Two-hundred and twenty-nine years later, the Constitution still sets us apart from every other nation by guaranteeing our basic rights.  While it remains the law of the land, it’s also clear that today the Constitution is under threat, even by those who have pledged to uphold and protect it.

Protecting our freedoms and balancing the power of government was exactly what the fifty-five delegates to the convention wanted when they framed the Constitution.  Their plan called for three equal branches of government, where the legislative branch creates laws, the executive enforces them and the judicial branch judges the law’s constitutionality.

Today it seems we have a federal government extending its powers and branches of government despite our founding Fathers intent.  Executive orders are too plentiful and try to do too much without the input of the legislative branch.  Recently, the president issues mandates, the Supreme Court extends federal power, and Congress has rendered itself inactive.

The Washington Times reported in June that U.S. Circuit Judge Richard Posner claimed that he saw absolutely no value for a judge to study the Constitution.  He said, “Eighteenth-century guys, however smart, could not foresee the culture, technology, etc. of the 21st century.”  The judge, who is also a senior lecturer at the University of Chicago Law School, added, “Let’s not let the dead bury the living.”

Judge Posner couldn’t be more wrong.  If our judges don’t know what is in the Constitution or respect it, how can they possibly uphold its intent?

Thomas Jefferson said, “I think, myself, that we have more machinery of government than is necessary, too many parasites living on the labor of the industrious.”  That was almost three-hundred years ago, before the great expansion of our federal government in the 20th century.  At that time, taxing income was still unconstitutional, the right to bear arms was not infringed and free speech was not bound by political correctness.  And yet, the abuses of Andrew Jackson at that time, no matter how small in comparison today, were still too much for Jefferson to stomach.

Unfortunately the broad overreach of power our founders hoped to protect us from is evident.  From executive orders creating amnesty for millions of illegal immigrants, to similar orders destroying the coal industry that President Obama himself said were unconstitutional, government overreach can be found everywhere.  Ironically, IRS officials specifically targeted conservative groups for their views, then used the constitution to plead the Fifth Amendment.  If this is any indication, and I think it is, that our nation’s path is straying farther from where the founders started.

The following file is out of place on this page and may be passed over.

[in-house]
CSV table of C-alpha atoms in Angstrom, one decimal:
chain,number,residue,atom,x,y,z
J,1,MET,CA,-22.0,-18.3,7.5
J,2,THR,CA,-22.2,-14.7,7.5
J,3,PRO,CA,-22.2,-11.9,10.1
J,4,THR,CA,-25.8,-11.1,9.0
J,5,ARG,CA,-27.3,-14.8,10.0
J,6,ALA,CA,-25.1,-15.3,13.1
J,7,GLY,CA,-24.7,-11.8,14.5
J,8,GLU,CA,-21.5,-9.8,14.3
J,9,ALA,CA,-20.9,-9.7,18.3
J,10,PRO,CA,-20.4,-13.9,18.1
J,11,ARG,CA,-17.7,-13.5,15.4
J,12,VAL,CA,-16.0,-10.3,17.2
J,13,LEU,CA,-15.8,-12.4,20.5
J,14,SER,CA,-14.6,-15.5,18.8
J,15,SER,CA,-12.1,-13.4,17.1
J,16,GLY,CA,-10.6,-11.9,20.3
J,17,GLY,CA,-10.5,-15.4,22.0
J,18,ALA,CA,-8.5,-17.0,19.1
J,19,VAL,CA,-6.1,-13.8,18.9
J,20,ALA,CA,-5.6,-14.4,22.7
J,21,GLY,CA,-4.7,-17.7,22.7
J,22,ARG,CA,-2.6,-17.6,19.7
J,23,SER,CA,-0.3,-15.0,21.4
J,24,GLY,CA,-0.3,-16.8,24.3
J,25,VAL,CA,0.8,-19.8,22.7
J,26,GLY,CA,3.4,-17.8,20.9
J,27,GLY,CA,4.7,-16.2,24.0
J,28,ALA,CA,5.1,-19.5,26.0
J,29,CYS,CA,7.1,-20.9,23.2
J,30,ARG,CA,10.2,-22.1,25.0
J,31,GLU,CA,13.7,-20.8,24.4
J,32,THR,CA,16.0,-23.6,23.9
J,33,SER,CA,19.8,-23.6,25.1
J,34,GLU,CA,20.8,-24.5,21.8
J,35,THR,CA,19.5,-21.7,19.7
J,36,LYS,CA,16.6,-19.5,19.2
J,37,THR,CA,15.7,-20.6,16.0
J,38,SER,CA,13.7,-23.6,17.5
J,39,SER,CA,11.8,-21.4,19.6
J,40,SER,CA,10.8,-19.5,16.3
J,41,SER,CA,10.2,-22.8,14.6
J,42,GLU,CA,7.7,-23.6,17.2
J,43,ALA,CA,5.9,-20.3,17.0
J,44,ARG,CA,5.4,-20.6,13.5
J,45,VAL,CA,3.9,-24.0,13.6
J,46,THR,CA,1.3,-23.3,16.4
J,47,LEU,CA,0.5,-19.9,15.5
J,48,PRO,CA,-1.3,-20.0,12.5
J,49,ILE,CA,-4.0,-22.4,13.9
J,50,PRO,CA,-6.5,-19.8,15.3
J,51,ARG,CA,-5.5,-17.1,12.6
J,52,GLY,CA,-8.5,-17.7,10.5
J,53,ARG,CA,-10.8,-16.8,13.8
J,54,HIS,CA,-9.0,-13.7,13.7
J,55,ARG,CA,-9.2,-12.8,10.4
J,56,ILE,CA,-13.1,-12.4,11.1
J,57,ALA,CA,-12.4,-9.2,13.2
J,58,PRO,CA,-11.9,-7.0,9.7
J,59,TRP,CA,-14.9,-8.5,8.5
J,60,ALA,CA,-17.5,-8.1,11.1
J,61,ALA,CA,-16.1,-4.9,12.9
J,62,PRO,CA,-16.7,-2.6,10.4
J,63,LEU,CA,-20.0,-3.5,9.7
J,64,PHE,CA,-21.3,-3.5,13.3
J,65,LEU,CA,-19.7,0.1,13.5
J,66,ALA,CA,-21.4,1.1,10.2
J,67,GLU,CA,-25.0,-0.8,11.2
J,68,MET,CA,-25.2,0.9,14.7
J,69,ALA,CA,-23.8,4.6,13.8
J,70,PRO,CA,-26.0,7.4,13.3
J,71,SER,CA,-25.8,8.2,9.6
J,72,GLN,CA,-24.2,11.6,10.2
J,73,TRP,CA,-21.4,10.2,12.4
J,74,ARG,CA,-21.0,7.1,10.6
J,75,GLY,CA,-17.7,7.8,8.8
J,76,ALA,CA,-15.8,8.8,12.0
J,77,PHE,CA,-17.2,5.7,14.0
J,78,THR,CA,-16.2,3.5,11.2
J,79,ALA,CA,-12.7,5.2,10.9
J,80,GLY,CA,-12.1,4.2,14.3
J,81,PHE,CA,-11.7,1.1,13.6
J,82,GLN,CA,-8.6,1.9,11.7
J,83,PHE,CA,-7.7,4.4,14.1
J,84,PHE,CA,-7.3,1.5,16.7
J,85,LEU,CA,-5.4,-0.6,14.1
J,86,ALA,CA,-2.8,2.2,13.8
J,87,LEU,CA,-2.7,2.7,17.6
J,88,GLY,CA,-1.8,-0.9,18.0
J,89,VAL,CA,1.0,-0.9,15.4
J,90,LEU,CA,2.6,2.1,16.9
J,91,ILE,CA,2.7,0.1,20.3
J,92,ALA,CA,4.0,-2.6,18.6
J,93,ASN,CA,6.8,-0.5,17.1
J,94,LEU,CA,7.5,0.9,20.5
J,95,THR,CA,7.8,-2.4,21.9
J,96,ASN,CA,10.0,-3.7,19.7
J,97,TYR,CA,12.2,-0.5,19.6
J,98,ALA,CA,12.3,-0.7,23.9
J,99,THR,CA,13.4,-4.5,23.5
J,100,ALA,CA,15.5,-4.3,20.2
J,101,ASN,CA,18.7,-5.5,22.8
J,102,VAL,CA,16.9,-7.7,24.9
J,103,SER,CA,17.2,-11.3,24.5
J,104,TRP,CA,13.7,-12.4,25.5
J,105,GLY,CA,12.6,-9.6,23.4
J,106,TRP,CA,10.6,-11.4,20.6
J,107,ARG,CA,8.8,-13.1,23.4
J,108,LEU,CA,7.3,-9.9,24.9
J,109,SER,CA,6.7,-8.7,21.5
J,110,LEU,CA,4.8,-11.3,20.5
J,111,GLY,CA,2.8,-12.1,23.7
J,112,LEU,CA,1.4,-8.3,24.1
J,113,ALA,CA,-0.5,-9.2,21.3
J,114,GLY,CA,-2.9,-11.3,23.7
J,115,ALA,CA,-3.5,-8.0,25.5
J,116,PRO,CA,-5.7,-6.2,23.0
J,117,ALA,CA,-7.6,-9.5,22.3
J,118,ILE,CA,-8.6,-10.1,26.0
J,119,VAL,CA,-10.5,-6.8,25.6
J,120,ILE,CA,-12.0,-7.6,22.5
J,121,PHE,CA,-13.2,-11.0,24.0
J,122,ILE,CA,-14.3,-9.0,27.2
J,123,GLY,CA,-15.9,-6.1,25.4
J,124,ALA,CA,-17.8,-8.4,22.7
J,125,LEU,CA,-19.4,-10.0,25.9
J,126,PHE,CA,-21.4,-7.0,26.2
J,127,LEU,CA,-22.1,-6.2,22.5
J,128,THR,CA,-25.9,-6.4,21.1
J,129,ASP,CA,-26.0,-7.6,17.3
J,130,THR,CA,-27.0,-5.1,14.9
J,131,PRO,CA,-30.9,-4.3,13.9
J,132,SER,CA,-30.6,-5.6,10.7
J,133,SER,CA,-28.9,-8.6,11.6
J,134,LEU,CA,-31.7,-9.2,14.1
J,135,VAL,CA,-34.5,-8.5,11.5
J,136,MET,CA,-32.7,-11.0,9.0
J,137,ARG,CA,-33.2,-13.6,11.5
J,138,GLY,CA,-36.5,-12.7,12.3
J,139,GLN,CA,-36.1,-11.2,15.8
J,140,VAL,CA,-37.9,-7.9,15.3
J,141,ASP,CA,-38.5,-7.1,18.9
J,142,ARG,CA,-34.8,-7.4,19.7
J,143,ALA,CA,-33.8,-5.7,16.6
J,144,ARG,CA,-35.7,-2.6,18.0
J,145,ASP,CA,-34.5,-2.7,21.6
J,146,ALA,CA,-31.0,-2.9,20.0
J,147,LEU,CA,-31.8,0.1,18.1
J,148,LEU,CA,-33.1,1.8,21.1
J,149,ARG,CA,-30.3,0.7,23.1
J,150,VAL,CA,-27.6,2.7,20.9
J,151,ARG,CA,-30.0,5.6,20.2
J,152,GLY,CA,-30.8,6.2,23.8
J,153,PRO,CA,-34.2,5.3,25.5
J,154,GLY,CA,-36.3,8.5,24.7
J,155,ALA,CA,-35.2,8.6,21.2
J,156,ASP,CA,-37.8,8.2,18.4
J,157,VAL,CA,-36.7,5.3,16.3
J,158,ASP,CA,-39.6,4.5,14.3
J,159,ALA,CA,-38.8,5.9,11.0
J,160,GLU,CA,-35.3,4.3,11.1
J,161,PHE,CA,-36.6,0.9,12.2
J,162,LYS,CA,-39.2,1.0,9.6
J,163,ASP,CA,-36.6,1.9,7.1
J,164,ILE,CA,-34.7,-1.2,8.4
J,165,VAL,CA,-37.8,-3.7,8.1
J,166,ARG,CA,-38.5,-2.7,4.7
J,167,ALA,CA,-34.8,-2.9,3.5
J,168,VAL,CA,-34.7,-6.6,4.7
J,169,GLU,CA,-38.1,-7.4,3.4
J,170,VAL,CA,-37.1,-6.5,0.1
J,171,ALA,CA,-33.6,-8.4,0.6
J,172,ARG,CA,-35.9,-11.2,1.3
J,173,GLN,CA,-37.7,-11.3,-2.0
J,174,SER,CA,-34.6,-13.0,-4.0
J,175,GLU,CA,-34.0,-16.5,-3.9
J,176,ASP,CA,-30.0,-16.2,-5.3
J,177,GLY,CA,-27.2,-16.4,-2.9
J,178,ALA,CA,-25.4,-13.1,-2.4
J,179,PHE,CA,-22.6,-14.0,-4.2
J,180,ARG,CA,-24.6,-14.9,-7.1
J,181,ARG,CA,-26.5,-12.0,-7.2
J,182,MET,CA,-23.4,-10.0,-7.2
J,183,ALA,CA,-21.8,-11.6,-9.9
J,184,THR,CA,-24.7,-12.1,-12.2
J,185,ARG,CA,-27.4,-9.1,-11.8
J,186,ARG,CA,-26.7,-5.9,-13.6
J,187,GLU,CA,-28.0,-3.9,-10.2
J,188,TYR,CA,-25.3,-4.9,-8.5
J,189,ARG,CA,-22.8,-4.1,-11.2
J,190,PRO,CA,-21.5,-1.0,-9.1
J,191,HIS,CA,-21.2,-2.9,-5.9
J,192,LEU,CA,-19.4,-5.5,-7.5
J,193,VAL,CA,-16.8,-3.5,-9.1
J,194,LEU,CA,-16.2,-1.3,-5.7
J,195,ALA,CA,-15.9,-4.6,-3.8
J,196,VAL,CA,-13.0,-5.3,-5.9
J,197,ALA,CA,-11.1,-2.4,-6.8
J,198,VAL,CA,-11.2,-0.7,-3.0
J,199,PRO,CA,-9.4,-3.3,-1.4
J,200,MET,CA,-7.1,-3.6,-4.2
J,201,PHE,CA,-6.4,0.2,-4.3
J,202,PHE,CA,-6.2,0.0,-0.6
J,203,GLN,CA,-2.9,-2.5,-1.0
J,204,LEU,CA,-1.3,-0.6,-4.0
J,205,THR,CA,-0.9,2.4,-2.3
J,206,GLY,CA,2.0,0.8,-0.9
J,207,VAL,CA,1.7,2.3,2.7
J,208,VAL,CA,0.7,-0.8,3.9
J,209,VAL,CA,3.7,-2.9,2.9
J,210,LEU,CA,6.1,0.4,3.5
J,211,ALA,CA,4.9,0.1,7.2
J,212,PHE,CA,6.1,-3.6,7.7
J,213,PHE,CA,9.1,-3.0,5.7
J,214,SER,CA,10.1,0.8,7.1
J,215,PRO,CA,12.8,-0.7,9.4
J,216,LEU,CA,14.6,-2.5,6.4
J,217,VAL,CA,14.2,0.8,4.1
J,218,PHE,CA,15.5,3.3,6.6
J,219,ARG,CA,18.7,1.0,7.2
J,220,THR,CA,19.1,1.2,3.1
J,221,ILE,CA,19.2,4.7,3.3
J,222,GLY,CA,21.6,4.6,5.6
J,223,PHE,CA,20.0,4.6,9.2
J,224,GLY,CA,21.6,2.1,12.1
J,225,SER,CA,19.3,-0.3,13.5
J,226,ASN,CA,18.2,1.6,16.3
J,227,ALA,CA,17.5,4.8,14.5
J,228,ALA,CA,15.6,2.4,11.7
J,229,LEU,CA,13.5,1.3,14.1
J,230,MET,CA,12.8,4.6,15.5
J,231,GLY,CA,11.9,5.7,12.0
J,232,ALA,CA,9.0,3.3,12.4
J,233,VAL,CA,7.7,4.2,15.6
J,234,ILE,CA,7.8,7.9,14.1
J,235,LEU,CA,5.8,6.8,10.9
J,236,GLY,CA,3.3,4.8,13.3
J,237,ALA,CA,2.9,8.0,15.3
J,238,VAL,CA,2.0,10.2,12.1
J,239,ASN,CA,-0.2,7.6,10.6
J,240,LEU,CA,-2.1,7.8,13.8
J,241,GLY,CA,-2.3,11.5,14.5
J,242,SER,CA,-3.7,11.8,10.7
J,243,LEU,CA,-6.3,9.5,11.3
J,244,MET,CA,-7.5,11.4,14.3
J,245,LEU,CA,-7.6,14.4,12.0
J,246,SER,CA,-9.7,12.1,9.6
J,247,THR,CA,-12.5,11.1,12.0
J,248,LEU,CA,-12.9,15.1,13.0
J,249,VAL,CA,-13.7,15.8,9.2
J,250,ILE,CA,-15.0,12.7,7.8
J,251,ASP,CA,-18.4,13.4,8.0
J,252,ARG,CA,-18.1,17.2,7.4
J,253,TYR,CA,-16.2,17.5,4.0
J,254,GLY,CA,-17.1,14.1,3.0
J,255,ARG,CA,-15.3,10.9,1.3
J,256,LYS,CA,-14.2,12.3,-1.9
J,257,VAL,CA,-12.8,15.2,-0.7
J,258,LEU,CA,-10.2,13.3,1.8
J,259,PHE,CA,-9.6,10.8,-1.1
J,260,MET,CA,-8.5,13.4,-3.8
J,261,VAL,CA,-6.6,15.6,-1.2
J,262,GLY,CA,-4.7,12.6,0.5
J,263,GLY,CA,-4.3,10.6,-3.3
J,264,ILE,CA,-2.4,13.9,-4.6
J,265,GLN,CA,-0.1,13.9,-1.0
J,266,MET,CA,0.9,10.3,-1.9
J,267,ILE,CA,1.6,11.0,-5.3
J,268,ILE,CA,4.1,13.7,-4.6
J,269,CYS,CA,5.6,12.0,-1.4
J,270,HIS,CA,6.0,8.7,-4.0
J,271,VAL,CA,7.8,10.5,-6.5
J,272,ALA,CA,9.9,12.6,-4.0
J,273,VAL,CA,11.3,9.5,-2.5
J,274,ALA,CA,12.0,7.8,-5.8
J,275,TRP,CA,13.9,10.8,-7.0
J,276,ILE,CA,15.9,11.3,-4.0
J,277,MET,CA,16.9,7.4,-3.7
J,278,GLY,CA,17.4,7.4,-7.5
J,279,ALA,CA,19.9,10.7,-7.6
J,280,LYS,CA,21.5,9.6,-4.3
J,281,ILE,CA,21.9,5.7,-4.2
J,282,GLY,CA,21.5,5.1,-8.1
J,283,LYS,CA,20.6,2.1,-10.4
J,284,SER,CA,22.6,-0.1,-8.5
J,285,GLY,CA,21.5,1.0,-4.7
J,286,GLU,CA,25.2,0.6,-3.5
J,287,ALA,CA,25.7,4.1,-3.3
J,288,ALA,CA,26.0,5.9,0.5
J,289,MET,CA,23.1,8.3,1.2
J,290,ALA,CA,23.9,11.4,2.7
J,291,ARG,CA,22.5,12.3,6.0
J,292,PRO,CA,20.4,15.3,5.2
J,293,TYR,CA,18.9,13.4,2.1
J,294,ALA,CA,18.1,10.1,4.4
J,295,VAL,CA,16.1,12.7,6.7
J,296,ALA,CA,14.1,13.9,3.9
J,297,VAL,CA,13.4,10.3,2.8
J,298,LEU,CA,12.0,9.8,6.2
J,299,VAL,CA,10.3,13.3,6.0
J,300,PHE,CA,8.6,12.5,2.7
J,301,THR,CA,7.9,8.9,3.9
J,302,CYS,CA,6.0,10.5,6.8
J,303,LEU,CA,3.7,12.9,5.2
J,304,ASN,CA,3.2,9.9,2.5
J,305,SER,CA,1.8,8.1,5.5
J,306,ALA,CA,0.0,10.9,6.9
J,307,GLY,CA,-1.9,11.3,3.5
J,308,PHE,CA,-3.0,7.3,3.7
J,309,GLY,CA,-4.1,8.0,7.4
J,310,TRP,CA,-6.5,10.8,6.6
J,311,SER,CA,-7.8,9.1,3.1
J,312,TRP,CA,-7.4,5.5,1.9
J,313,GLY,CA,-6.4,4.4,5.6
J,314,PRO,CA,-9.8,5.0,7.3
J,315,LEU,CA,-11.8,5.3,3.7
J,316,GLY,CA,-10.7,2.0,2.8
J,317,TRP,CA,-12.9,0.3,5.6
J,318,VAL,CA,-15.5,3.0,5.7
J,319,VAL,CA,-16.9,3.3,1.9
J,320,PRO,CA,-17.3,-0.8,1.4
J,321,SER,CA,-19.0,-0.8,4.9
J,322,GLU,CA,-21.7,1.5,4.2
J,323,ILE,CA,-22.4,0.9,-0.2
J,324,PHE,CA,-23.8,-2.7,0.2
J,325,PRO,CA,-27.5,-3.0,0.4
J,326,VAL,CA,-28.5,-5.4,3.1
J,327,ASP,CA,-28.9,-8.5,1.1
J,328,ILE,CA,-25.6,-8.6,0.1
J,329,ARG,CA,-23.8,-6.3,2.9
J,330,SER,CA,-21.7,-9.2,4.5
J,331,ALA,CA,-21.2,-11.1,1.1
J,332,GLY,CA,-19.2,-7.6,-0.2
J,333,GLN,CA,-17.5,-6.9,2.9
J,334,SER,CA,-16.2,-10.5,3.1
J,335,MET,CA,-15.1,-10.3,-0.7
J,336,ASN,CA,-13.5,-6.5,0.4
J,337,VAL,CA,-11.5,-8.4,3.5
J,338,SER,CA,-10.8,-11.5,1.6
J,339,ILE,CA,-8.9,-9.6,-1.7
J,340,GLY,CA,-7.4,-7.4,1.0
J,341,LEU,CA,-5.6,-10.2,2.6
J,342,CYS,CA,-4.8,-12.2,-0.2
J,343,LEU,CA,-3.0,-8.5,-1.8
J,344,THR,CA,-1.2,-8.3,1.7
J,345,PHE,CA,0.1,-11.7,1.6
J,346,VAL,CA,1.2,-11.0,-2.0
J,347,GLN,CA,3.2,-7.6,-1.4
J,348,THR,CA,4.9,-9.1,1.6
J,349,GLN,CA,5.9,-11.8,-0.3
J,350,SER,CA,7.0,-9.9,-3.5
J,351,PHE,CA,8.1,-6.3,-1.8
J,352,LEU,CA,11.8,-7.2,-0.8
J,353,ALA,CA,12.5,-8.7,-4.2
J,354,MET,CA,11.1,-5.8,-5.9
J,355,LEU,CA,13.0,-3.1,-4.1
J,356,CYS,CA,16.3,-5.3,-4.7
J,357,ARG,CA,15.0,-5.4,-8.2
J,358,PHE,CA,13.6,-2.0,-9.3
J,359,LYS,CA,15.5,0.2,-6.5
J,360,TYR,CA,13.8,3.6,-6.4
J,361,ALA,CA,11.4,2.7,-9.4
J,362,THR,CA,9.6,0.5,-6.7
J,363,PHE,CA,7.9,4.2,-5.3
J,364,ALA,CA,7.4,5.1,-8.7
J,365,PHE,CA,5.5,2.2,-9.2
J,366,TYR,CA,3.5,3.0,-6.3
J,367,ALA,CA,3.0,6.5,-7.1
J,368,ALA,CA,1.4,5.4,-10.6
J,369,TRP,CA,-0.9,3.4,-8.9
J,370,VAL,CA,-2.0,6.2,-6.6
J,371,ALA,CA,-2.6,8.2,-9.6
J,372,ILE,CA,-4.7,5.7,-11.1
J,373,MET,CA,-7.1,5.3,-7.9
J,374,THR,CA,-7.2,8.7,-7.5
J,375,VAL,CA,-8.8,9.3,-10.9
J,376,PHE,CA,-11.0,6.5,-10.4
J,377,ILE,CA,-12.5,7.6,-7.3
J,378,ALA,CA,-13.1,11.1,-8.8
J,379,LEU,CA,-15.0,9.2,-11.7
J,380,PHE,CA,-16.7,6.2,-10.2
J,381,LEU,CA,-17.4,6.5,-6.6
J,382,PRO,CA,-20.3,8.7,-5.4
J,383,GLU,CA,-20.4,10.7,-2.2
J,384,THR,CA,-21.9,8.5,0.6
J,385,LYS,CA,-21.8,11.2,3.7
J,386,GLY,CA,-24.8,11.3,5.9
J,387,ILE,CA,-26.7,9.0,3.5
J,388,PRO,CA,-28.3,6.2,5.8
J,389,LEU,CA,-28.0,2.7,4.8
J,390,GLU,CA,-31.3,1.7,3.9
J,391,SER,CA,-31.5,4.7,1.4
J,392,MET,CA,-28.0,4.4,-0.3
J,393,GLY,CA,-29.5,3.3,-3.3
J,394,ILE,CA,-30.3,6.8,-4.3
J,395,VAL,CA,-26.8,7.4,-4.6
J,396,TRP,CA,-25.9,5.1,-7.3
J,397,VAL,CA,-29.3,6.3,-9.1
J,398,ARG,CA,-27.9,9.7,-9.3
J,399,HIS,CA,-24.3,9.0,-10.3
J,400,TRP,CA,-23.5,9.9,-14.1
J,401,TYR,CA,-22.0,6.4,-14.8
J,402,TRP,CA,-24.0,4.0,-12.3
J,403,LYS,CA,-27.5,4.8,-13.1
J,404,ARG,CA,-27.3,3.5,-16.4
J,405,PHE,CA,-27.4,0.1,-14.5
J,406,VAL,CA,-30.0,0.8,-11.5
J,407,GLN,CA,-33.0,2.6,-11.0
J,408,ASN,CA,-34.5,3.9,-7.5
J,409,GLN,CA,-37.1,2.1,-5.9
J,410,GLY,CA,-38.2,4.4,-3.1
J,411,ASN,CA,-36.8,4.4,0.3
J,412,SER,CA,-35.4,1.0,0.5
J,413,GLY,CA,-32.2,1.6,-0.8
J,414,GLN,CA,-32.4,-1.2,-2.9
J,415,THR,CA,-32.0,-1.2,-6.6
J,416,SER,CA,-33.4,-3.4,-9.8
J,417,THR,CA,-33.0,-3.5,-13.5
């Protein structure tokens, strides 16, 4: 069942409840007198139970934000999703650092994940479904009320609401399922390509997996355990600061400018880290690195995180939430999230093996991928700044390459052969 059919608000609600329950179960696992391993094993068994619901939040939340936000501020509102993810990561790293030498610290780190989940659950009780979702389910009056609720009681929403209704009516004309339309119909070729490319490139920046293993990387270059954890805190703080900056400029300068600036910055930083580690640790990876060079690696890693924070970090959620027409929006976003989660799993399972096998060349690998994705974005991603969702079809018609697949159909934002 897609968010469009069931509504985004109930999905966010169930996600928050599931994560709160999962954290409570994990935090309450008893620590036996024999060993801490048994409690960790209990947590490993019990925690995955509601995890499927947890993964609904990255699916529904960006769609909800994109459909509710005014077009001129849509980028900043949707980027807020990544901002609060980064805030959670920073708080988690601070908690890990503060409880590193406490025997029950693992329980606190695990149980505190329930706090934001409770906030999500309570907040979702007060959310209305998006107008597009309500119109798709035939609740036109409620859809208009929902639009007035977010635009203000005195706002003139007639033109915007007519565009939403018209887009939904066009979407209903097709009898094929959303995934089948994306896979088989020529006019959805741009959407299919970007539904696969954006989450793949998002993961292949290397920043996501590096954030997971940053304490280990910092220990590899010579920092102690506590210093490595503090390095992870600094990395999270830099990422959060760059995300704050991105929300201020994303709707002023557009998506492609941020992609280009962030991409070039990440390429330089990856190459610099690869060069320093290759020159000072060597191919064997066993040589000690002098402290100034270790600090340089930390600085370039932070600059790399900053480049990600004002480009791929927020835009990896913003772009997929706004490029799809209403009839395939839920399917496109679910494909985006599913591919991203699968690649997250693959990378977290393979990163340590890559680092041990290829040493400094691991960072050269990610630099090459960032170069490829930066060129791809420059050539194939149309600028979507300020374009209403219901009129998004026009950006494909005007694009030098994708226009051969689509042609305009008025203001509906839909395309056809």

The ideas of the founding fathers should not be lost on us.  They were constructed via fierce debate between 55 delegates chosen to represent their state.  They are the result of that debate and were created to withstand the test of time, even molding itself to a future that could not be predicted, to uphold the liberties of the people of this great nation.

I believe education is the best defense against ignorance.  It’s time to get back to the basics and start teaching the constitution with the same passion as math and science.

To that end, the state’s General Assembly passed a joint resolution (AJR-72) on Thursday that I sponsored to designate the week of Sept. 17 through September 23 of each year as “Constitution Week.”  This commemoration is meant to remember and honor the signing of the Constitution, and to raise public awareness of the important role it plays in the lives of American citizens.

I can only hope that this resolution makes an impact across the state even as our nation strays farther from the path our founding fathers intended.  The federalist papers are that path’s guide to constitutional intent and many students and adults are unaware of its contents.

Now more than ever we are immersed in education, but have lost sight of an essential part of our great American lives.  The Constitution is one of the greatest documents in the history of humankind, let’s celebrate, teach and remember its protections and purposes, and the crucial role it plays in ensuring our freedoms.

Happy Constitution Day!

Anthony Bucco has been an assemblyman since 2010, serving as the Republican deputy leader since 2012.  A lifelong resident of Boonton, he represents parts of Morris and Somerset counties in the 25th Legislative District.